According to Funny Athlete Tweets, a member of the Yardbarker Network, Cromartie took down his Twitter page but gave no reason why he was deleting the account.
"This is last post on twitter taking down page have fun," Cromartie tweeted on Wednesday. His page (formerly @ACromartie) is no longer active.
Yet for a player who has had his share of maturity issues, erasing the page may finally show a willingness to concentrate more of his time on playing the sport.
At the very least, the decision ensures Cromartie will no longer be a one-man Twitter circus.
His list of Twitter moments is a long one.
In 2009, the San Diego Chargers fined Cromartie $2,500 for complaining about the food quality during the team's training camp. San Diego had a strict rule in place which banned players from using social media to voice opinions on team matters, which triggered the fine.
During the summer of the NFL's lockout, Cromartie also engaged in a war of words with former Seattle Seahawks and current Tennessee Titans quarterback Matt Hasselbeck via Twitter. However, to be fair to Cromartie, it was Hasselbeck who called him out first for his critical stance on the player union's negotiations during the process.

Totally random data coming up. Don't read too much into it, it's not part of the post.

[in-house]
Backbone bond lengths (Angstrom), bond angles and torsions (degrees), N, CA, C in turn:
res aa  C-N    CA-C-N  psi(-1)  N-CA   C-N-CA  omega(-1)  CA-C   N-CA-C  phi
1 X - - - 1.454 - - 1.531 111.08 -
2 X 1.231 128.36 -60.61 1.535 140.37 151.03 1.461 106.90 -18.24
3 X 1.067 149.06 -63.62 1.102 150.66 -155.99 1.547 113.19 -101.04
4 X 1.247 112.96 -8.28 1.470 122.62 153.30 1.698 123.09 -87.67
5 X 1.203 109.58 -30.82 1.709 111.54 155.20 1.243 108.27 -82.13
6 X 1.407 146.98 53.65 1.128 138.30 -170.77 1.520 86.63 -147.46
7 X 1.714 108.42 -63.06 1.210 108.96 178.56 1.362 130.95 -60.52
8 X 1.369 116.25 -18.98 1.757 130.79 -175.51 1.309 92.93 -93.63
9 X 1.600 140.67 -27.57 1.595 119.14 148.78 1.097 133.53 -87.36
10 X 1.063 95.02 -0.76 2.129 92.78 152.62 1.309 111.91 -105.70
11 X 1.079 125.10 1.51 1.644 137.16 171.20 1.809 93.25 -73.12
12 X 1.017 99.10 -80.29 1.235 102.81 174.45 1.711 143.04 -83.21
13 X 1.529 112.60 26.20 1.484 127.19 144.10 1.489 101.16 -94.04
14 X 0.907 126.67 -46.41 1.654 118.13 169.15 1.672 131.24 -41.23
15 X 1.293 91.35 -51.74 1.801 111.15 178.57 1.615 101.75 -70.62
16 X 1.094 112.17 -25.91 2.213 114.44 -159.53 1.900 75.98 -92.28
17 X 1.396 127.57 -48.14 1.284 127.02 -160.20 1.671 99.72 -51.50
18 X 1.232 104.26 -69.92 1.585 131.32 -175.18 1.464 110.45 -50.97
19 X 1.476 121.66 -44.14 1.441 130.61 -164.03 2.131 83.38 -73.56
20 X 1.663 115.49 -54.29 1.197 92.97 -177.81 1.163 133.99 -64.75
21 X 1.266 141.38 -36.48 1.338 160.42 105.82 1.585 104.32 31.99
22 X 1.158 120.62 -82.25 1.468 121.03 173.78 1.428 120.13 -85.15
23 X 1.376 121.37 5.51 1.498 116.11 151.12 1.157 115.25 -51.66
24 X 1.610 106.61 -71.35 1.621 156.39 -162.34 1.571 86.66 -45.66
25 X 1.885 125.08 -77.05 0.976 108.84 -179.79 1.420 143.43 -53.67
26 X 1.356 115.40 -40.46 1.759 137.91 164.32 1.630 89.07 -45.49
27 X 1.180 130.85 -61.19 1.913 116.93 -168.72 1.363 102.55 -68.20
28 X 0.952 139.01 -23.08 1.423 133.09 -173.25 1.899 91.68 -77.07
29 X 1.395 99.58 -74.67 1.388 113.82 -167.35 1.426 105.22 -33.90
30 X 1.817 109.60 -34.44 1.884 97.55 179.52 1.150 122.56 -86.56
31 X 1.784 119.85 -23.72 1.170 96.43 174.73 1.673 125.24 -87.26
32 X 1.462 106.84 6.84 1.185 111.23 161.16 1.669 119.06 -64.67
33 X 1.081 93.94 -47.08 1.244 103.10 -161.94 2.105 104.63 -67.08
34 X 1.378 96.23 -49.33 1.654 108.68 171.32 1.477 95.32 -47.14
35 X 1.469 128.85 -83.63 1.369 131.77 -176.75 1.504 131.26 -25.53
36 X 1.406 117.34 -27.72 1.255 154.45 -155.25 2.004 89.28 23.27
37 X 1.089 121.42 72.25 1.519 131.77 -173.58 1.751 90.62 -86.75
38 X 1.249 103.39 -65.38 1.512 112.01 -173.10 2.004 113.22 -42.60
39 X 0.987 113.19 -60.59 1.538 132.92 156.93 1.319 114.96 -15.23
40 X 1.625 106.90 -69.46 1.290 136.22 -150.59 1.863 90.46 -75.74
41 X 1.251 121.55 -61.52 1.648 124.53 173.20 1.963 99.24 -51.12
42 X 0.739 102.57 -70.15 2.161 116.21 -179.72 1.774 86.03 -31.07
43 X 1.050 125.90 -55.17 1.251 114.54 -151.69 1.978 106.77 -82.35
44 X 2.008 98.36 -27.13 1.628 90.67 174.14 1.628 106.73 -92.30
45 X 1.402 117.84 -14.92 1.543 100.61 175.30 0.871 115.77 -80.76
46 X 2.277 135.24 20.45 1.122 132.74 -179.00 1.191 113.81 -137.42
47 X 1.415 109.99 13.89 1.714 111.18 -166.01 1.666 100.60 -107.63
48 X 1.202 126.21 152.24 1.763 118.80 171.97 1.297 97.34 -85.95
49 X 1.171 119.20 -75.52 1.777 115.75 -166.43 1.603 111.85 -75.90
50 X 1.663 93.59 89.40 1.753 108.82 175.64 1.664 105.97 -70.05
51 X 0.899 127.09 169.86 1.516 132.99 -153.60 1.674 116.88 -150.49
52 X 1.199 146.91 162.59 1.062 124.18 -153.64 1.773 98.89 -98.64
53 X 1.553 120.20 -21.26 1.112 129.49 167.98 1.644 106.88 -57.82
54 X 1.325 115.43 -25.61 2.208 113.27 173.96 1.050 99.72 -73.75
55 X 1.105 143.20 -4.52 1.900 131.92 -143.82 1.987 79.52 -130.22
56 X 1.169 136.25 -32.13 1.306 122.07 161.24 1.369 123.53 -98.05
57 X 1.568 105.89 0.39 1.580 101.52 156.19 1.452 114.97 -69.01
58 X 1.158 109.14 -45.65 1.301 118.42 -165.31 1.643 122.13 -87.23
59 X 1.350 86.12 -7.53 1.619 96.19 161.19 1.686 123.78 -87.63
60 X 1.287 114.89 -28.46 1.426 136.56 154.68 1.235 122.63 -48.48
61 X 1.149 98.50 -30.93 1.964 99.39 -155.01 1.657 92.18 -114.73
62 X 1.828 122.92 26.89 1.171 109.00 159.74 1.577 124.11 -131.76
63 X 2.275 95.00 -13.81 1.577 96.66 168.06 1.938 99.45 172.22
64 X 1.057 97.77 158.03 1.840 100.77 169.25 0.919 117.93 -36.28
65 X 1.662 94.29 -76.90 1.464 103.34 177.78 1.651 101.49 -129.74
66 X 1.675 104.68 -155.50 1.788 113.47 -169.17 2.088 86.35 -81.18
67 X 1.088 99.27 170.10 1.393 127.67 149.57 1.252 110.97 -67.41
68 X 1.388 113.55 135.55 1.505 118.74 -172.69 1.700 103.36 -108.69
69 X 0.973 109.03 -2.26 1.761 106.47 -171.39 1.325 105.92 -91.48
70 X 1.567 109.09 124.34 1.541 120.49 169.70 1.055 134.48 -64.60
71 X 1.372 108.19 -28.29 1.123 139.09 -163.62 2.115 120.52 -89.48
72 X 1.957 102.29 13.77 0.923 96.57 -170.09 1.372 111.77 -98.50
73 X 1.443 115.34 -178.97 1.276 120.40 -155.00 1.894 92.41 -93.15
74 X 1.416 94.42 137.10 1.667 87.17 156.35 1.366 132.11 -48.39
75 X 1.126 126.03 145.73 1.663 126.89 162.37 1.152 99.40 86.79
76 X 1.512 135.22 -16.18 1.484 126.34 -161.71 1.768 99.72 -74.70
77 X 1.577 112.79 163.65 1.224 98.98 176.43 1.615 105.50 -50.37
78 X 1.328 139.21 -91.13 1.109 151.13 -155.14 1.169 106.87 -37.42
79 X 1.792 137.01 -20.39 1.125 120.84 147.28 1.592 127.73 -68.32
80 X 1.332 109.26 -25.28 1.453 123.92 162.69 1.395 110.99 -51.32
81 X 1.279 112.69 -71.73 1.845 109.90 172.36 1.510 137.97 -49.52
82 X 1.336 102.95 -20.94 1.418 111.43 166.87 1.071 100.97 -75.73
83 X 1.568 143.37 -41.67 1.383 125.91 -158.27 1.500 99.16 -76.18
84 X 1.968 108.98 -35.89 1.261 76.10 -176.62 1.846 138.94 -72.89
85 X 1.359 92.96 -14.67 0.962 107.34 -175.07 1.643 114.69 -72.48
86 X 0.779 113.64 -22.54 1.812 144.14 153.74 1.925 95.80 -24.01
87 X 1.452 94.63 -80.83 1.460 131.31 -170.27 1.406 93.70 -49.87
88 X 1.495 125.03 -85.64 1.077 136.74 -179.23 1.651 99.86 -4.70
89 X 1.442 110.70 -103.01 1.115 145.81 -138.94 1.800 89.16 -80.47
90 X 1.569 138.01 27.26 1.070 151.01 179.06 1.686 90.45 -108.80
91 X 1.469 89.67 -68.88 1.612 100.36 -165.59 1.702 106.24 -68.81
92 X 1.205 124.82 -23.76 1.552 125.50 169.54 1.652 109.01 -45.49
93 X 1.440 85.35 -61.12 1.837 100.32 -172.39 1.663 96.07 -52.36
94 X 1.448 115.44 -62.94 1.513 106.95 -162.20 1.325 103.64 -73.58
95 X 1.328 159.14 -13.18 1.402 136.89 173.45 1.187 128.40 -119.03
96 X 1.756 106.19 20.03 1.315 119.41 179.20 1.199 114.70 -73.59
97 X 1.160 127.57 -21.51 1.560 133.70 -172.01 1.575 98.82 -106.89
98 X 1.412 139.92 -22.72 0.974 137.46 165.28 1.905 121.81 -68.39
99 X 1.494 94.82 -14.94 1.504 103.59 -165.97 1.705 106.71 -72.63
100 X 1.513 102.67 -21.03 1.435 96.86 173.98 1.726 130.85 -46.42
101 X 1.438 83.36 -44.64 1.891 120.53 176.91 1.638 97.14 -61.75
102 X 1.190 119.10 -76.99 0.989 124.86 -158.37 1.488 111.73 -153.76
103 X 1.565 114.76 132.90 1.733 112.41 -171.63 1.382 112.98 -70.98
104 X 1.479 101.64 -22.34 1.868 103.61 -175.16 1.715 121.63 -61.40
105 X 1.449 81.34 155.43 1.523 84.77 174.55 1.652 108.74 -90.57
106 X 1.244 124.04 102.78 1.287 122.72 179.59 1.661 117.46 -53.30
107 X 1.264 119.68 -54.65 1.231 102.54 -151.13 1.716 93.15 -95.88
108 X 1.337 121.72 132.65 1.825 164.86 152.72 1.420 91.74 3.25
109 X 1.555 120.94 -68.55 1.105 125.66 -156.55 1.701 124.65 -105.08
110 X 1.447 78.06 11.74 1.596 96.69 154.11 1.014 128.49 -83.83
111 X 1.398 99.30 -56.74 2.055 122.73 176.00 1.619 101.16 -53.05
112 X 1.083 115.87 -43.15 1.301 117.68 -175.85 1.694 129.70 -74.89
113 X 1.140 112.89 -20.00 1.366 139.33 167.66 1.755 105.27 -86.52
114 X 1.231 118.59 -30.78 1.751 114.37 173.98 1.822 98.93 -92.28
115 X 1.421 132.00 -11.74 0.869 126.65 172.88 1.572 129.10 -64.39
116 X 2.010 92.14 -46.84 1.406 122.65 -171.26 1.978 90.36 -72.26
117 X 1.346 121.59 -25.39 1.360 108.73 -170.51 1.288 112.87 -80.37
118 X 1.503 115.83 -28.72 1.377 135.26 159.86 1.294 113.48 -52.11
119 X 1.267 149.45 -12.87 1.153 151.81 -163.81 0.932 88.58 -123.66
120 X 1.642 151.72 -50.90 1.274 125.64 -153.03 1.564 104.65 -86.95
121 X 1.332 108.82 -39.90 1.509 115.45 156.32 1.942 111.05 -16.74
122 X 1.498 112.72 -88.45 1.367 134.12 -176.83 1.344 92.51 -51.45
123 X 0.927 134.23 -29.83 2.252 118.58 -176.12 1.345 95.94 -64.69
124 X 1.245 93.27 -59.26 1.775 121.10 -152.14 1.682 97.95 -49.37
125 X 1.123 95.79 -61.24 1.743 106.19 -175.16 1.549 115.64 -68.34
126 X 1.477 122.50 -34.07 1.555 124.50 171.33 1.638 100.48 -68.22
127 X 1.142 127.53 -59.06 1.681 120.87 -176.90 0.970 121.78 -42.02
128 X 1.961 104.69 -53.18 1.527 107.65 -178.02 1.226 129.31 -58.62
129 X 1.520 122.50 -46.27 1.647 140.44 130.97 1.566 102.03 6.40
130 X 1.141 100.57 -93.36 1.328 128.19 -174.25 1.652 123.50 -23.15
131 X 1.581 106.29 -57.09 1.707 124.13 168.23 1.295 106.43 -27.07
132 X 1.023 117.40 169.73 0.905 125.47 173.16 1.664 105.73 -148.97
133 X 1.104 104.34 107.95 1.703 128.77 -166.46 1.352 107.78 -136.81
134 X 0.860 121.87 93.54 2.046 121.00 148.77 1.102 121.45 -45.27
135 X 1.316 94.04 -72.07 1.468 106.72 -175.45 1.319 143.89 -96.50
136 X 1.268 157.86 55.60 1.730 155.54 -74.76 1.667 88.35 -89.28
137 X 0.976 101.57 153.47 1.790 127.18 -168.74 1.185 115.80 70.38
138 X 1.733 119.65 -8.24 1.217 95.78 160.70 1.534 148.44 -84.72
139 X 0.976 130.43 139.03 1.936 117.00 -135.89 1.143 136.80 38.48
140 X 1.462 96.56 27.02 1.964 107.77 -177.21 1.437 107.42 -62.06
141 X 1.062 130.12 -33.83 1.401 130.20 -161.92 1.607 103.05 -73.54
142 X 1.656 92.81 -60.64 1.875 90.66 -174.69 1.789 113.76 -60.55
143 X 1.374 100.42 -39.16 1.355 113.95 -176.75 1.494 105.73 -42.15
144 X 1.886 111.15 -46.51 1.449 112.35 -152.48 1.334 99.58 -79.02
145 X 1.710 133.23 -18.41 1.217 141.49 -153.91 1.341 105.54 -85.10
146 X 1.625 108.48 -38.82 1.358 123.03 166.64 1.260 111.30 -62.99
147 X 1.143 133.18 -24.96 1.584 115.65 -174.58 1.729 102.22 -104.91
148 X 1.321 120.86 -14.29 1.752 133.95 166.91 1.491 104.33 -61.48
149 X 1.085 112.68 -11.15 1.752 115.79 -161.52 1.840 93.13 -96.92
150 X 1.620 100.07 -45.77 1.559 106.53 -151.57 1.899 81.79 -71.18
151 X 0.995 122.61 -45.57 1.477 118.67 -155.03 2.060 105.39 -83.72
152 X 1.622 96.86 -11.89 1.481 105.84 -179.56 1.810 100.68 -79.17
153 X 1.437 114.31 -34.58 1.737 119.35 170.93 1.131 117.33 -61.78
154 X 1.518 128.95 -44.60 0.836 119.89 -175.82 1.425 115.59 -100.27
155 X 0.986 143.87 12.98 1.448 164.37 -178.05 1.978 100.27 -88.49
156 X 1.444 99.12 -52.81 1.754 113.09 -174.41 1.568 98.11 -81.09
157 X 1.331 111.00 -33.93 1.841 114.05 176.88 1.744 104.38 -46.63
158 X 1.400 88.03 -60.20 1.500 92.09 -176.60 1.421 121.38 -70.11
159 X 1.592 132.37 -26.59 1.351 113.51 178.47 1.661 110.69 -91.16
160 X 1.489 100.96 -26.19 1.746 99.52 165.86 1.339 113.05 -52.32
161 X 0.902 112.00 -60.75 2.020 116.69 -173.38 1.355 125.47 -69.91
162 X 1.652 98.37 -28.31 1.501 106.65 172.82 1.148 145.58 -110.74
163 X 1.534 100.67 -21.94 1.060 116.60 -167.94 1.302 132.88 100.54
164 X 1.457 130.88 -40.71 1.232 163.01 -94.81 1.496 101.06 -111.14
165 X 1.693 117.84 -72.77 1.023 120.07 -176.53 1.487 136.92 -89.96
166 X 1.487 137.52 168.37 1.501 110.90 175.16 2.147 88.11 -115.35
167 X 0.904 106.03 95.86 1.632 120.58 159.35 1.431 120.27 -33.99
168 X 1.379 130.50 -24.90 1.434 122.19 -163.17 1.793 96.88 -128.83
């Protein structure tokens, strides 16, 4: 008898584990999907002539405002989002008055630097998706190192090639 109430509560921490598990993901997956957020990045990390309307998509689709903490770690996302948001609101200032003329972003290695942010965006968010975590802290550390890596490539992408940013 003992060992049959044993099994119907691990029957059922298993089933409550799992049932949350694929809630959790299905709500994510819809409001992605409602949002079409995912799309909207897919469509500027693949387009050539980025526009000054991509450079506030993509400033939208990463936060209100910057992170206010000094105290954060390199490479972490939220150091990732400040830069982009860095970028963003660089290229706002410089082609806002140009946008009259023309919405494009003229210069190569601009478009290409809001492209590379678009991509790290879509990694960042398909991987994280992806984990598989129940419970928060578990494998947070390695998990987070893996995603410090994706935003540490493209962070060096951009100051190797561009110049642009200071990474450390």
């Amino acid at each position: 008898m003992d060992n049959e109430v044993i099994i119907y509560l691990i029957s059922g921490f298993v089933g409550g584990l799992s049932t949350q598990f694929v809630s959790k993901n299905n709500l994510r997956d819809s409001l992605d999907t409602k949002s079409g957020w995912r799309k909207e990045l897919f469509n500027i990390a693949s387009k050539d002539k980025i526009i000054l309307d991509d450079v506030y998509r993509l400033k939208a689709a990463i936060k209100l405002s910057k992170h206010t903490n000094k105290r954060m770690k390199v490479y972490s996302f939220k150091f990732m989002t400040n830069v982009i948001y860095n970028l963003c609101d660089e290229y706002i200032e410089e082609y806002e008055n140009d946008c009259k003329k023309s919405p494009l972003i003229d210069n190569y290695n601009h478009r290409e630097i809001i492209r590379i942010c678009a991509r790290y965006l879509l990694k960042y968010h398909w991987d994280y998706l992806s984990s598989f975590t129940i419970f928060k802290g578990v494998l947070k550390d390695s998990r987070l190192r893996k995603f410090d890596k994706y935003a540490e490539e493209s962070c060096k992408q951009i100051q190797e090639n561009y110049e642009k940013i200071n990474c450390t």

"We don't need Tebow," Cromartie tweeted.
He later wondered why the Jets would bring in Tebow when the team needed more weapons for current starter Mark Sanchez.
The former Chargers defensive back was also active on Twitter about his potential position change from cornerback to safety—news which the Jets likely weren't in favor of releasing to the public before the season.
The social media platform has obviously been a lightning rod for attention and criticism of the cornerback, and you have to wonder if the Jets' brass had anything to do with Cromartie shutting it down, especially after the latest Tebow fiasco.
In the end, the removal of his account can only be a good thing for Cromartie and the Jets. A father of 12 kids—yes, 12—Cromartie needs to start showing a higher maturity level. Maybe now his concentration level can shift more towards playing football, too.
Removing Twitter may be only a small step in his maturity process, but it's a step forward nonetheless.
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